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Recent Assessments of Practices and Environments that Influence Student Learning
The effect of specific practices and experiences on student learning continues to be an underresearched area. However, a few recent studies have provided evidence of the positive effects of practices and environments that engage students with campus and community diversity.
High-Impact Educational Practices
In a recent report for AAC&U, George D. Kuh examines the effect of high-impact educational practices--including diversity/global learning and community-based learning, among others--on student learning and success. Kuh's research indicates a positive correlation between participation in high-impact activities and self-reported gains for students of all races and ethnicities. In addition, the findings suggest that historically underserved students gain more from these practices than their majority peers, both in terms of first-year GPA and in the probability of enrolling in a second year of college. The findings underscore the need for colleges and universities to engage students in several high-impact practices during the college experience. The report, which details findings by race and ethnicity and suggests specific effective educational practices, is available for purchase at www.aacu.org.
Participation in Formal and Informal Campus Diversity Experiences: Effect on Students' Racial Democratic Beliefs
In an article published in the Journal of Diversity in Higher Education, researchers Lisa B. Spanierman, Helen A. Neville, Hsin-Ya Liao, Joseph H. Hammer, and Ying-Fen Wang reveal the results of their yearlong study of the effects of both formal diversity activities and interracial friendships on the "democratic dispositions" of students at a midwestern university. Through voluntary surveys of students collected at the beginning and end of the freshman year, the researchers determined that courses and organized activities improved white students' "openness to and appreciation of diversity" (the result was not confirmed for black, Latino, or Asian American students). Results also indicated that interracial friendships improved "openness to diversity" for white and Asian American students (again, this result was not supported for black and Latino students). The article, including detailed statistical analysis, is included in the June 2008 issue of the Journal (Volume 1, Number 2), available for purchase at psycnet.apa.org/journals/dhe.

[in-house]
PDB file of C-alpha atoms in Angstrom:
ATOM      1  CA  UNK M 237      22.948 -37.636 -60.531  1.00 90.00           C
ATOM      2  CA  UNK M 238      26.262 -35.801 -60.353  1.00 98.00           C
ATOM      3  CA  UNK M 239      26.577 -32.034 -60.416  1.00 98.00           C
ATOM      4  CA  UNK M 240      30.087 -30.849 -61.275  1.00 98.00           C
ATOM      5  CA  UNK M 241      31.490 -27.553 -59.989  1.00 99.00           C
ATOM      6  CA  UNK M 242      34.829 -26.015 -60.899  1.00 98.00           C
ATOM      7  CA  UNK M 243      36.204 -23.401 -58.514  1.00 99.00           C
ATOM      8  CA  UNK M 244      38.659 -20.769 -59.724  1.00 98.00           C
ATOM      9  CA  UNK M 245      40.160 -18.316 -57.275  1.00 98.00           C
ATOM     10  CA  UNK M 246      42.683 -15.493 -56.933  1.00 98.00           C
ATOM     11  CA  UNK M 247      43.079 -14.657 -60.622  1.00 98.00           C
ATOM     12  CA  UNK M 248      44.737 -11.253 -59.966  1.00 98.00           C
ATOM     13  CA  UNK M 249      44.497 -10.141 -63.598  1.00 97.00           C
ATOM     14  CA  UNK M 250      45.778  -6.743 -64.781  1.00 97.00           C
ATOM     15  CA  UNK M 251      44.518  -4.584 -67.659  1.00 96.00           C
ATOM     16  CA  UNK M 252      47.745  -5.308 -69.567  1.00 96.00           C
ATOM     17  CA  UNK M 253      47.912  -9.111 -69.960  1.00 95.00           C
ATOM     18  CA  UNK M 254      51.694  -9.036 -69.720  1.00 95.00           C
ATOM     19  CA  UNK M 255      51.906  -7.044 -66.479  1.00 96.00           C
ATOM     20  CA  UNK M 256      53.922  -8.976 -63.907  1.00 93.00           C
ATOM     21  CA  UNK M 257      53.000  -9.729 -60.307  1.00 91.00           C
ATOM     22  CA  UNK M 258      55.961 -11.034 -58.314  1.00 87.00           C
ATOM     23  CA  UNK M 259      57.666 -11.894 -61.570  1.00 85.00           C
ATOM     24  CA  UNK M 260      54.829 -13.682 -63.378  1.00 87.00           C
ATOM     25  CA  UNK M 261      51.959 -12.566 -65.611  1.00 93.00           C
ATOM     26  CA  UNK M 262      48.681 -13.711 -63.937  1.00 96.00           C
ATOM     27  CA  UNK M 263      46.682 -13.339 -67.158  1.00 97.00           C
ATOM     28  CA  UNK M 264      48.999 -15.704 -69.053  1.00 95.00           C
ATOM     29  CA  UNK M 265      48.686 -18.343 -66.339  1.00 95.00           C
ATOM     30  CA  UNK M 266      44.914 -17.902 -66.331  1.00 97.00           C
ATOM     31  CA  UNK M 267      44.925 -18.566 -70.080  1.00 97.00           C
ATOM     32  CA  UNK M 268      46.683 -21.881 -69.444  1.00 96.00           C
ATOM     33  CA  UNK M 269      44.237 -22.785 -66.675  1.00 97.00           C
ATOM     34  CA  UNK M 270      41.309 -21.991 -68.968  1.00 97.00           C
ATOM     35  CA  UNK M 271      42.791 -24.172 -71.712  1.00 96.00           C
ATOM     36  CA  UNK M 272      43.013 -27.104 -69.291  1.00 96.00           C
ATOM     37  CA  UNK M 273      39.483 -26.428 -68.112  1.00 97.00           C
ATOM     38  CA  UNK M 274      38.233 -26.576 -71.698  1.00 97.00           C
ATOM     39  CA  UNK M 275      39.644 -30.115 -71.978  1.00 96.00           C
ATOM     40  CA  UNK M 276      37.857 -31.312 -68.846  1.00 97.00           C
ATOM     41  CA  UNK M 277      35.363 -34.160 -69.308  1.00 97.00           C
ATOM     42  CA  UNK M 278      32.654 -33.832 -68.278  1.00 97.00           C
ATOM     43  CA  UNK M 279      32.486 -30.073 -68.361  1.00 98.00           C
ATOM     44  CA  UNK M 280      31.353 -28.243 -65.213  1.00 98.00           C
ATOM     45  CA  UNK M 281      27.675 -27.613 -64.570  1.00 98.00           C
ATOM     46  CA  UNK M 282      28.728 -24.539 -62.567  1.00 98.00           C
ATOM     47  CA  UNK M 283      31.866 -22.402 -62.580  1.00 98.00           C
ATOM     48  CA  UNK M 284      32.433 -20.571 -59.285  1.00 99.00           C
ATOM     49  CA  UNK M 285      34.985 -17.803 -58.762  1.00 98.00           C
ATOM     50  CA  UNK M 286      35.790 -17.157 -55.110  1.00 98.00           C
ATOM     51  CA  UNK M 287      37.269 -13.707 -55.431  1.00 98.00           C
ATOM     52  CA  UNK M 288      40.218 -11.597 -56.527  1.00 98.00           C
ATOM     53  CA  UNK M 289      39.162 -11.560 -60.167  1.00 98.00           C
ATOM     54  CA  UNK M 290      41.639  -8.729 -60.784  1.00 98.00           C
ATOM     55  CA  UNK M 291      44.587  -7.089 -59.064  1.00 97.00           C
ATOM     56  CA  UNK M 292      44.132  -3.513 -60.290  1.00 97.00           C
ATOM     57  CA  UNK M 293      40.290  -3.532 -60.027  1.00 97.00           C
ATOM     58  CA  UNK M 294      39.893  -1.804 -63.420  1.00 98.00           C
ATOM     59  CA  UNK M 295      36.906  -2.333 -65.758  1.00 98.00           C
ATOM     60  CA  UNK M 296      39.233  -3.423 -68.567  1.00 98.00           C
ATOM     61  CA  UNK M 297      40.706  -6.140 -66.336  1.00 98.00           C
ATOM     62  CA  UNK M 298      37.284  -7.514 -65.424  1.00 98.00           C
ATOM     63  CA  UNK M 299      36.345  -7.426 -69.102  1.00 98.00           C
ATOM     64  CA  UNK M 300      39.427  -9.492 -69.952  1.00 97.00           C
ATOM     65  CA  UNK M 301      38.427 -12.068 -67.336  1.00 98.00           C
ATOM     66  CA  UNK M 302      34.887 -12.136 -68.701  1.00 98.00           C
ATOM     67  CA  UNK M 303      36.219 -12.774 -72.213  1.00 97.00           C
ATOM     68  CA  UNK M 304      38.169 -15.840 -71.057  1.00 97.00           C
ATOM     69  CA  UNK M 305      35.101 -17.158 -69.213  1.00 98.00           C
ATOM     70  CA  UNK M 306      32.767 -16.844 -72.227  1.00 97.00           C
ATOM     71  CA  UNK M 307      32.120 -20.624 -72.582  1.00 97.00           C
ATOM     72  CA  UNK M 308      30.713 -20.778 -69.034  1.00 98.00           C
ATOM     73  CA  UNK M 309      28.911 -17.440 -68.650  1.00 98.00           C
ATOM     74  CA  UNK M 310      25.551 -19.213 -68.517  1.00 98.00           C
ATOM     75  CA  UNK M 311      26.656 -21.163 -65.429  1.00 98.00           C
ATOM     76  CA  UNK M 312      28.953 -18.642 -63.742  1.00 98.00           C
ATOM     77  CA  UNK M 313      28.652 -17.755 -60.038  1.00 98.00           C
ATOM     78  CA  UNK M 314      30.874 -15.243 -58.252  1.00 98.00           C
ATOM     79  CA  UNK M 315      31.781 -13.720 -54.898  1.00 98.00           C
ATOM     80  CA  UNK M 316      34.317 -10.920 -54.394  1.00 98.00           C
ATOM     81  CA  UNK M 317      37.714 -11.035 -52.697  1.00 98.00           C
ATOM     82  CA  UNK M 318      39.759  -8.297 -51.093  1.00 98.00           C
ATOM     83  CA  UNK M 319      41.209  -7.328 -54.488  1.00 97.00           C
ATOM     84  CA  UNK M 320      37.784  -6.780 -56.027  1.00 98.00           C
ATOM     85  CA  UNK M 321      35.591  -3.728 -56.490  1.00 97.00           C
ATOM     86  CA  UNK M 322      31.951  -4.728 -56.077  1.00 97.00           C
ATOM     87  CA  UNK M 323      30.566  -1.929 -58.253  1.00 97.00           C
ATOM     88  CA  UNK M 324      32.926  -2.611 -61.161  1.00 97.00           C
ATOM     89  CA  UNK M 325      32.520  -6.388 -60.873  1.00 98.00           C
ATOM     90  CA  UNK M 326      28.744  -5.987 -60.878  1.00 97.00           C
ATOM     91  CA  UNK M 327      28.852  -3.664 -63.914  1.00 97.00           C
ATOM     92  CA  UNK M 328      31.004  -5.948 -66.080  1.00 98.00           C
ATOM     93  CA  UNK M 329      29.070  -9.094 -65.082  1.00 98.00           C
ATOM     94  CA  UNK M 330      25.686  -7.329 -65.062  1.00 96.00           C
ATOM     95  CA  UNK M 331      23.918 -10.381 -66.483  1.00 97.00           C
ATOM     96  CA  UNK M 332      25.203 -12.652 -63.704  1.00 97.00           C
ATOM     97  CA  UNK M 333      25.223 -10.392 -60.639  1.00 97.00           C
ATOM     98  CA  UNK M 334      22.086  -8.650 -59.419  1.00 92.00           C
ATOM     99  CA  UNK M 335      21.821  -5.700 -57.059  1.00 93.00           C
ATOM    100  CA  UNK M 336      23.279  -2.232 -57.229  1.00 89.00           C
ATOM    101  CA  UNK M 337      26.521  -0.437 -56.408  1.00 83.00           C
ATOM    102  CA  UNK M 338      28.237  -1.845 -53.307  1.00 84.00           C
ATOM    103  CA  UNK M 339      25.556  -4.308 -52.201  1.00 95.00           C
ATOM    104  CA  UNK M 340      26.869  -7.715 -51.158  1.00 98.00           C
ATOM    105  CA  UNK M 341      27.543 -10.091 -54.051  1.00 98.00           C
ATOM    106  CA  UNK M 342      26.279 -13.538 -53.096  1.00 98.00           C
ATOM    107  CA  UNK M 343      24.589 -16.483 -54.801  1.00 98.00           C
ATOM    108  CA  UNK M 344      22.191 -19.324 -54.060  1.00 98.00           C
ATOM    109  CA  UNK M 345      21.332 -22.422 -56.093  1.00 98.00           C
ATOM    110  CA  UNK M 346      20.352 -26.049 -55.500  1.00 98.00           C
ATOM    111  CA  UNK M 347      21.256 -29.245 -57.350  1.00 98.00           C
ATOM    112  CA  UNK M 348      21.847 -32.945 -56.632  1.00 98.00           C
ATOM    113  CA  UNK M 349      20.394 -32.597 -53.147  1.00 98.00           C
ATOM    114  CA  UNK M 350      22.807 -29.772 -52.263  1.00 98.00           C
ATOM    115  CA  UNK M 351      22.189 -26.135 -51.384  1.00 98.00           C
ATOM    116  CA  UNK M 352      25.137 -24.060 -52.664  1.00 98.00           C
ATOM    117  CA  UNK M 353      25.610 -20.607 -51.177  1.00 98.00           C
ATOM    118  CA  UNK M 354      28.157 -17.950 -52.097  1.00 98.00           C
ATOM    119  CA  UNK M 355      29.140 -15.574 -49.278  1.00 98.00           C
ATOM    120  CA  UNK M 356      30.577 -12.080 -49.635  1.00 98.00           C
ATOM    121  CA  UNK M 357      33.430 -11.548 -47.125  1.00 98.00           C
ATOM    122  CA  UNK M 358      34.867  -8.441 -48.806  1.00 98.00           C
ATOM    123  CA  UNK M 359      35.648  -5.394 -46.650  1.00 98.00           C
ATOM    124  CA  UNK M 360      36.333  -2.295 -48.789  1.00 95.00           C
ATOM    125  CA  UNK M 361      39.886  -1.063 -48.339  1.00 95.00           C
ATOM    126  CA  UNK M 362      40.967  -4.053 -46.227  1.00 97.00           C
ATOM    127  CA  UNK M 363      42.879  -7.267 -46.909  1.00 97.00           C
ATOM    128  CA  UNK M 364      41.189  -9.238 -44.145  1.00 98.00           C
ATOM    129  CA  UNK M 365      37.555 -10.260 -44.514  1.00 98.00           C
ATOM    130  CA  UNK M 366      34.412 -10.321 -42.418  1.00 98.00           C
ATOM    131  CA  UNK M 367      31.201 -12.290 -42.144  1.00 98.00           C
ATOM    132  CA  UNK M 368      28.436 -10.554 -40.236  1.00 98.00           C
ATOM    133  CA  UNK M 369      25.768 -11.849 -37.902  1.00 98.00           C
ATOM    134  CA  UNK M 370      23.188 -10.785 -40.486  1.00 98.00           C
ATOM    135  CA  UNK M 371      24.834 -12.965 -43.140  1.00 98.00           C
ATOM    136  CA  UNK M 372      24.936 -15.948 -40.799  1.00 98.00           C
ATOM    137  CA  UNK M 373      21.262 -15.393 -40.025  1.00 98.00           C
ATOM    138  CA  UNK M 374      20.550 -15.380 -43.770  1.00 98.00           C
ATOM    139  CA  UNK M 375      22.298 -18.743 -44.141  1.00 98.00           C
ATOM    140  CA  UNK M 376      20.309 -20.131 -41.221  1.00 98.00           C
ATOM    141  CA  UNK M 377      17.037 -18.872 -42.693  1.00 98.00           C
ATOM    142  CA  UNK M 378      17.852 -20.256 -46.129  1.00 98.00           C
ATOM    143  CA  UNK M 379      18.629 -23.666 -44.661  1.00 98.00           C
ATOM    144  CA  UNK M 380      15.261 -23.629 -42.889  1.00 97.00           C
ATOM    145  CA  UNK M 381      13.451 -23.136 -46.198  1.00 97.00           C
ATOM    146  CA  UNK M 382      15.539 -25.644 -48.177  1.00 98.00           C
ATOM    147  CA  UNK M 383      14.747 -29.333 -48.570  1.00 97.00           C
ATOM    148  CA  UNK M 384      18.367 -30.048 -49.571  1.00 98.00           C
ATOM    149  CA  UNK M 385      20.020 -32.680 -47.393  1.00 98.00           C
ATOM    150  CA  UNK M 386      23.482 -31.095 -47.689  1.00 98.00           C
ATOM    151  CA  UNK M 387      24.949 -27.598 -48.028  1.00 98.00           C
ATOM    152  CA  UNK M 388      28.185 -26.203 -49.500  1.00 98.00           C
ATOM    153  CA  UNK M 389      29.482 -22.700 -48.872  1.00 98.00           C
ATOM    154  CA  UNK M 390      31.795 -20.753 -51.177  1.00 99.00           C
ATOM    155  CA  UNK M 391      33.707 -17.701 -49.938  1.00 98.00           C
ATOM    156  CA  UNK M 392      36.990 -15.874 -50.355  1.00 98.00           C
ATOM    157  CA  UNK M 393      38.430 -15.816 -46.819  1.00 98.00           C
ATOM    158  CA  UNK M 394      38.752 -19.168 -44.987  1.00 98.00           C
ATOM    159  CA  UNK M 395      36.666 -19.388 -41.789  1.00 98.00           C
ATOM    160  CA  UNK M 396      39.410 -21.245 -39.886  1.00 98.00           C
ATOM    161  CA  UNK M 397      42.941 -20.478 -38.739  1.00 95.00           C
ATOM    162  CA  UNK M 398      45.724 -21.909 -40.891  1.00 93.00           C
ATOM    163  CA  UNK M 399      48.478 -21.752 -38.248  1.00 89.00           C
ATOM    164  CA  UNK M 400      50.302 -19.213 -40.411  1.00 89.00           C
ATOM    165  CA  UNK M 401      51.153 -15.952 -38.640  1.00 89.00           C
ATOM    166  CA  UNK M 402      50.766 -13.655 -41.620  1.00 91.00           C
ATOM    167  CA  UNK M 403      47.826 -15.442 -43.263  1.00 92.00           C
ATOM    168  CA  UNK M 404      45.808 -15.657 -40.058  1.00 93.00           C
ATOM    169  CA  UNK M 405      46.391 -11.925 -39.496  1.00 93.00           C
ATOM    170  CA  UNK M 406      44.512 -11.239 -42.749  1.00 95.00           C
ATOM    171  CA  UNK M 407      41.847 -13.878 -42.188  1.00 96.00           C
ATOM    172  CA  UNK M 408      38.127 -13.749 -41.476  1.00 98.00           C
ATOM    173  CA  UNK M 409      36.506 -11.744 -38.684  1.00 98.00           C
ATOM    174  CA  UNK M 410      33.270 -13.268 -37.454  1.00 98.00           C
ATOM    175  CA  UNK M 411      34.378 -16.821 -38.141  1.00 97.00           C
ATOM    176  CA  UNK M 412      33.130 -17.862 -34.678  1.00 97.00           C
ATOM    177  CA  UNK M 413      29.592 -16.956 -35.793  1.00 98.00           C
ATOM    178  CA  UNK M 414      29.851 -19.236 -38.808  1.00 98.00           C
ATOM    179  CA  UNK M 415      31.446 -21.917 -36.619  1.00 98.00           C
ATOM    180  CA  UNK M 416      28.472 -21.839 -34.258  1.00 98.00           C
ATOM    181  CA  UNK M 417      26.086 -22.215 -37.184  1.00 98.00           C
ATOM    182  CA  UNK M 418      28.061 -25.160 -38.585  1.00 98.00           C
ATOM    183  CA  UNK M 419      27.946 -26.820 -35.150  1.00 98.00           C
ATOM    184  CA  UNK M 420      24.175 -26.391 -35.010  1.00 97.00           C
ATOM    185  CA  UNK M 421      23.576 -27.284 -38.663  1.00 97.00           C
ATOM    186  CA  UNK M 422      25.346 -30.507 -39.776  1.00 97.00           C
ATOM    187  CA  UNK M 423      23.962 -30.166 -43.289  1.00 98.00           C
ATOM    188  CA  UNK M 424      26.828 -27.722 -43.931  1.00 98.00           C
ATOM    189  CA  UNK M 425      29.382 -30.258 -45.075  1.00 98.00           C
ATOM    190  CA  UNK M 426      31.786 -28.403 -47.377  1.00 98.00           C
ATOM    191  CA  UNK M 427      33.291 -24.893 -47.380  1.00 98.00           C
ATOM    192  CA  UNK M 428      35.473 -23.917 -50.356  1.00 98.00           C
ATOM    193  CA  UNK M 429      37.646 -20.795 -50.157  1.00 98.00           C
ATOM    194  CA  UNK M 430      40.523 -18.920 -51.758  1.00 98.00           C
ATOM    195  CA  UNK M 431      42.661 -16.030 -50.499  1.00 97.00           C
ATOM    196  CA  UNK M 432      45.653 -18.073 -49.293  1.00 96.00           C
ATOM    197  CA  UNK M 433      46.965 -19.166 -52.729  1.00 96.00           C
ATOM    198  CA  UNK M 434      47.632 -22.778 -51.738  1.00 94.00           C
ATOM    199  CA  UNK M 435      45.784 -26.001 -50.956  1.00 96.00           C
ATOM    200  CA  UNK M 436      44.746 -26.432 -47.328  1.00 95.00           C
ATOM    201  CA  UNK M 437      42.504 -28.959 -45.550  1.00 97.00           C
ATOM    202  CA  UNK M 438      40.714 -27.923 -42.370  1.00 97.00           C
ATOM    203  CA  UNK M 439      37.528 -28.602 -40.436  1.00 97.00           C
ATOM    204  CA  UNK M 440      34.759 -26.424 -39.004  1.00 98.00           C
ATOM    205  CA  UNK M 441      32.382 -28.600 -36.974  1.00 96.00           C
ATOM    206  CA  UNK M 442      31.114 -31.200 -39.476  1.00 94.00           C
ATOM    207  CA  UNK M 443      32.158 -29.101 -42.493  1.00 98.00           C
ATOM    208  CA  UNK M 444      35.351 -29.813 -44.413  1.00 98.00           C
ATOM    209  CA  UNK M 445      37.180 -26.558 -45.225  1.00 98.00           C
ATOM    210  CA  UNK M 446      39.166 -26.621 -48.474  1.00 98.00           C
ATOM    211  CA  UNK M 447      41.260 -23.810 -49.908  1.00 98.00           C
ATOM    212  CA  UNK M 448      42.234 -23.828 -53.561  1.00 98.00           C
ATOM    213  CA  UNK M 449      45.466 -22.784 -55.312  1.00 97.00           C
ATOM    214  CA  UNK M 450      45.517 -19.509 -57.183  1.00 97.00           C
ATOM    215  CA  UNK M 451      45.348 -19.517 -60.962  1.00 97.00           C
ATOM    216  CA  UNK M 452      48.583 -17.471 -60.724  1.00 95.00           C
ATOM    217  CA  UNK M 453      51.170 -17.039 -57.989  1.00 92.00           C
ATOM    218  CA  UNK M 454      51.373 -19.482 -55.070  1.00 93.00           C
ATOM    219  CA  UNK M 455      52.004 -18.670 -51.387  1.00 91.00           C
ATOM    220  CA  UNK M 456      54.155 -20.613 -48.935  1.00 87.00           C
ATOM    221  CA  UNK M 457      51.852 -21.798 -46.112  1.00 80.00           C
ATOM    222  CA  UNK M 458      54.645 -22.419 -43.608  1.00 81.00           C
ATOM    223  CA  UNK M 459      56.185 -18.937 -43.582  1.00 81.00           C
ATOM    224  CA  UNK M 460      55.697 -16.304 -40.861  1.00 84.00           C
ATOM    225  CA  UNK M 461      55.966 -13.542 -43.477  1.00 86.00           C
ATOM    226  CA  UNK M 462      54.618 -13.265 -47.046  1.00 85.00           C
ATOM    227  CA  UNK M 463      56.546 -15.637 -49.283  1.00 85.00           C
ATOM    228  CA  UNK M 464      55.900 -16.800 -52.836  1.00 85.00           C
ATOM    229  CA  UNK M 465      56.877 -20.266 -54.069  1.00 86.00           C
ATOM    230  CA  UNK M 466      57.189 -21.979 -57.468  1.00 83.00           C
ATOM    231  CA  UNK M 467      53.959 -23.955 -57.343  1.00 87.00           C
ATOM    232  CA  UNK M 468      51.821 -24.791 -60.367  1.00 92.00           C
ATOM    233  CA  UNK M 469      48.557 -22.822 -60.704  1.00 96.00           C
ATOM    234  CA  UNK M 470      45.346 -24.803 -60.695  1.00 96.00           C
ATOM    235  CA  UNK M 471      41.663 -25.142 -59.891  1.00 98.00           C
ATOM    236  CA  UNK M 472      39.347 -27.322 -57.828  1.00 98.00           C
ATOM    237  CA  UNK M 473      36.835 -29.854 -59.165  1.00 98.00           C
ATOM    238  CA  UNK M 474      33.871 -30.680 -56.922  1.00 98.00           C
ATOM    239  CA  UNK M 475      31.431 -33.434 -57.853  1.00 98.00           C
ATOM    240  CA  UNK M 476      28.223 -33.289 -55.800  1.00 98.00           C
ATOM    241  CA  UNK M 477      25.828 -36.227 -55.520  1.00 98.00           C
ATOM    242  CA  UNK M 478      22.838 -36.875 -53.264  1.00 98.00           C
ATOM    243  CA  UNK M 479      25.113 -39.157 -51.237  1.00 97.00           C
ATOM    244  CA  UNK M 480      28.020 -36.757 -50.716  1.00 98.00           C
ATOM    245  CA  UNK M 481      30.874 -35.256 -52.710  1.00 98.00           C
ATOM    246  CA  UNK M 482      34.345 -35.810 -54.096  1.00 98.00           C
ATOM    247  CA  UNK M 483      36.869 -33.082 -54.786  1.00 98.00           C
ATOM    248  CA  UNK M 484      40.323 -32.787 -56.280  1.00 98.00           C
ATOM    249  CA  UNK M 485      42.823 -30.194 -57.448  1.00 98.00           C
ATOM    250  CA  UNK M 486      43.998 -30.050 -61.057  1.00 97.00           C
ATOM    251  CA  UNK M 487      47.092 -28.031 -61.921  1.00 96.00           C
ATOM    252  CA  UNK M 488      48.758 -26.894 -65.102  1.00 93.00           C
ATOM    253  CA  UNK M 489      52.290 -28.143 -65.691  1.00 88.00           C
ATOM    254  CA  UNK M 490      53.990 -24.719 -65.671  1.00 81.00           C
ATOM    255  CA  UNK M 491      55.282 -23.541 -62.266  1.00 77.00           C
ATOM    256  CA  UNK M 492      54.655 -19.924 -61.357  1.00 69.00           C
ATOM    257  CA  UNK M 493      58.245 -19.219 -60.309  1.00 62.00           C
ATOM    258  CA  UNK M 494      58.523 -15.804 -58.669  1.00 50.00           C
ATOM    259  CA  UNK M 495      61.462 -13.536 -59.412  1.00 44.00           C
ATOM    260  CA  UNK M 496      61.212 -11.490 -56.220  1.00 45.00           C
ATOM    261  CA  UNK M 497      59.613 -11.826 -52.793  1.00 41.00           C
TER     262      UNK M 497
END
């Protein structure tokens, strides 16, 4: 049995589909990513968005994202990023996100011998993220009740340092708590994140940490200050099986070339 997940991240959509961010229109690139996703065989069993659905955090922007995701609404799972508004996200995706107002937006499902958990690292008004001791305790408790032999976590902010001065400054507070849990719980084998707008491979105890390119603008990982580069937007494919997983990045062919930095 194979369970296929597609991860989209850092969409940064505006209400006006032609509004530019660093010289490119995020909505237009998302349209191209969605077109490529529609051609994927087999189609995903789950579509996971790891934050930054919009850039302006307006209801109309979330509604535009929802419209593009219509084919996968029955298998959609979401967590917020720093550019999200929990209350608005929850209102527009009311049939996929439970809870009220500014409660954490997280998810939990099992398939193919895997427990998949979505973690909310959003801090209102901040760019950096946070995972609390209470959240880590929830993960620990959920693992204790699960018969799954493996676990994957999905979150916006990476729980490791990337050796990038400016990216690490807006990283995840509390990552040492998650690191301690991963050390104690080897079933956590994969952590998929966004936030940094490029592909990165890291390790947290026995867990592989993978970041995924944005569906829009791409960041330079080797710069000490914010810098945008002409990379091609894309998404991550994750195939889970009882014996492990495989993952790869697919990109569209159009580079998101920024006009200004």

Still Serving: Measuring the Eight-Year Impact of Americorps on Alumni
|New From AAC&U|
High-Impact Educational Practices: What They Are, Who Has Access to Them, and Why They Matter by George D. Kuh
More Reasons for Hope: Diversity Matters in Higher Education
A Measure of Equity: Women's Progress in Higher Education by Judy Touchton with Caryn McTighe Musil and Kathryn Peltier Campbell
To order, visit www.aacu.org.
In a report issued in May 2008, the Corporation for National and Community Service summarized the findings of a longitudinal study on former Americorps participants' life experiences. As compared with a control group whose members expressed interest in Americorps but did not enroll, Americorps participants indicated greater connections to their communities (including higher volunteer participation rates), a greater sense of empowerment through community engagement, and greater satisfaction with all aspects of their lives. Americorps participants, particularly those from racial or ethnic minority groups, were also more likely to work in the public service sector. Although not directly applicable to higher education, the results hold promise for sustained service learning initiatives at colleges and universities. The full report and executive summary are available at www.nationalservice.gov/about/role_impact/
Diversity-Related Outcomes in U.S. Medical Schools
A recent study published in the Journal of the American Medical Association explores the impact of medical schools' racial and ethnic composition on student attitudes related to diversity. The study found that white students who attended more diverse schools expressed greater confidence in their abilities to work with diverse patient groups, and greater support for equal access to care. This correlation was particularly high at schools where students perceived a more positive climate for diversity and among students who reported interaction with diverse perspectives. Higher proportions of underrepresented minority students also correlated with positive outcomes for nonwhite students. The authors thus emphasize that schools should "actively foster positive interaction...to derive the benefits of diversity." To access the full study, visit jama.ama-assn.org/cgi/content/ abstract/300/10/1135.